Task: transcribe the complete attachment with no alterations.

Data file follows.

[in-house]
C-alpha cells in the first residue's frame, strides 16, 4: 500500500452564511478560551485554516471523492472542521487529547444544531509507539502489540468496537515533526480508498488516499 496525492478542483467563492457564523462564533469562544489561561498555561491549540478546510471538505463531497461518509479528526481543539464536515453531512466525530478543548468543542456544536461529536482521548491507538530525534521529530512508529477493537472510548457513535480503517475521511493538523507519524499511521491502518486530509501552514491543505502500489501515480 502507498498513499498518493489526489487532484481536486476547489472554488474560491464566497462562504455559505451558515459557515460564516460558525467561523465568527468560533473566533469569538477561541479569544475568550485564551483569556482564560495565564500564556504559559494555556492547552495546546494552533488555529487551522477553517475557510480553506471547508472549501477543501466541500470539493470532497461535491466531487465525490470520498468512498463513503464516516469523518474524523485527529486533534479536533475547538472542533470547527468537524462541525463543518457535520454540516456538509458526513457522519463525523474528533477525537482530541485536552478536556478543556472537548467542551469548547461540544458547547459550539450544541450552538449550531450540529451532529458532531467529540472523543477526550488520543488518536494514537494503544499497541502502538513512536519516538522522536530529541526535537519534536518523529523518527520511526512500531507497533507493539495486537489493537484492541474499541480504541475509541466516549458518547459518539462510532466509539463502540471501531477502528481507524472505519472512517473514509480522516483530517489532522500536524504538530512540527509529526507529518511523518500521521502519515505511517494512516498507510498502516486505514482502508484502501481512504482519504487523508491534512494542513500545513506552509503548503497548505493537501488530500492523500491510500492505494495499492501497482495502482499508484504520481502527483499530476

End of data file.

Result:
[in-house]
C-alpha cells in the first residue's frame, strides 16, 4: 500500500452564511478560551485554516471523492472542521487529547444544531509507539502489540468496537515533526480508498488516499 496525492478542483467563492457564523462564533469562544489561561498555561491549540478546510471538505463531497461518509479528526481543539464536515453531512466525530478543548468543542456544536461529536482521548491507538530525534521529530512508529477493537472510548457513535480503517475521511493538523507519524499511521491502518486530509501552514491543505502500489501515480 502507498498513499498518493489526489487532484481536486476547489472554488474560491464566497462562504455559505451558515459557515460564516460558525467561523465568527468560533473566533469569538477561541479569544475568550485564551483569556482564560495565564500564556504559559494555556492547552495546546494552533488555529487551522477553517475557510480553506471547508472549501477543501466541500470539493470532497461535491466531487465525490470520498468512498463513503464516516469523518474524523485527529486533534479536533475547538472542533470547527468537524462541525463543518457535520454540516456538509458526513457522519463525523474528533477525537482530541485536552478536556478543556472537548467542551469548547461540544458547547459550539450544541450552538449550531450540529451532529458532531467529540472523543477526550488520543488518536494514537494503544499497541502502538513512536519516538522522536530529541526535537519534536518523529523518527520511526512500531507497533507493539495486537489493537484492541474499541480504541475509541466516549458518547459518539462510532466509539463502540471501531477502528481507524472505519472512517473514509480522516483530517489532522500536524504538530512540527509529526507529518511523518500521521502519515505511517494512516498507510498502516486505514482502508484502501481512504482519504487523508491534512494542513500545513506552509503548503497548505493537501488530500492523500491510500492505494495499492501497482495502482499508484504520481502527483499530476